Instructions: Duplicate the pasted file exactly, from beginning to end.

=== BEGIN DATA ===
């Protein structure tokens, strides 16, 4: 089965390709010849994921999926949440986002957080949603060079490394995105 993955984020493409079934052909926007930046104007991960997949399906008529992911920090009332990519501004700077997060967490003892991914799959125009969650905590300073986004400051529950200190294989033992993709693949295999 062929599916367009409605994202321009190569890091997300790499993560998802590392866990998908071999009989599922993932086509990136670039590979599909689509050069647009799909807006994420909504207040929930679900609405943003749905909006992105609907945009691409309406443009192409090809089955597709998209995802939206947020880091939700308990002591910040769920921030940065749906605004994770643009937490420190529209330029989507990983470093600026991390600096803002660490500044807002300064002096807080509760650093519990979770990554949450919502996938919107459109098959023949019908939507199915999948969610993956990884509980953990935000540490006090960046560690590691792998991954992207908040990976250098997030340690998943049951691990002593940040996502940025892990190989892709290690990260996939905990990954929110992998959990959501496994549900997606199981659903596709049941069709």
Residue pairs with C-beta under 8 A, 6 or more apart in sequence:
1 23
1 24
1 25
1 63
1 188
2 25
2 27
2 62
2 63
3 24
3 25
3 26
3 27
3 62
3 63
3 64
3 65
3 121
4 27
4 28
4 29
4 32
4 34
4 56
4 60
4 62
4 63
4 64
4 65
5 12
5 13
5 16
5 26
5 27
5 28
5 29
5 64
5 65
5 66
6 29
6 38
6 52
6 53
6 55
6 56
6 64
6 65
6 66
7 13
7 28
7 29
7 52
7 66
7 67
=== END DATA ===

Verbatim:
């Protein structure tokens, strides 16, 4: 089965390709010849994921999926949440986002957080949603060079490394995105 993955984020493409079934052909926007930046104007991960997949399906008529992911920090009332990519501004700077997060967490003892991914799959125009969650905590300073986004400051529950200190294989033992993709693949295999 062929599916367009409605994202321009190569890091997300790499993560998802590392866990998908071999009989599922993932086509990136670039590979599909689509050069647009799909807006994420909504207040929930679900609405943003749905909006992105609907945009691409309406443009192409090809089955597709998209995802939206947020880091939700308990002591910040769920921030940065749906605004994770643009937490420190529209330029989507990983470093600026991390600096803002660490500044807002300064002096807080509760650093519990979770990554949450919502996938919107459109098959023949019908939507199915999948969610993956990884509980953990935000540490006090960046560690590691792998991954992207908040990976250098997030340690998943049951691990002593940040996502940025892990190989892709290690990260996939905990990954929110992998959990959501496994549900997606199981659903596709049941069709």
Residue pairs with C-beta under 8 A, 6 or more apart in sequence:
1 23
1 24
1 25
1 63
1 188
2 25
2 27
2 62
2 63
3 24
3 25
3 26
3 27
3 62
3 63
3 64
3 65
3 121
4 27
4 28
4 29
4 32
4 34
4 56
4 60
4 62
4 63
4 64
4 65
5 12
5 13
5 16
5 26
5 27
5 28
5 29
5 64
5 65
5 66
6 29
6 38
6 52
6 53
6 55
6 56
6 64
6 65
6 66
7 13
7 28
7 29
7 52
7 66
7 67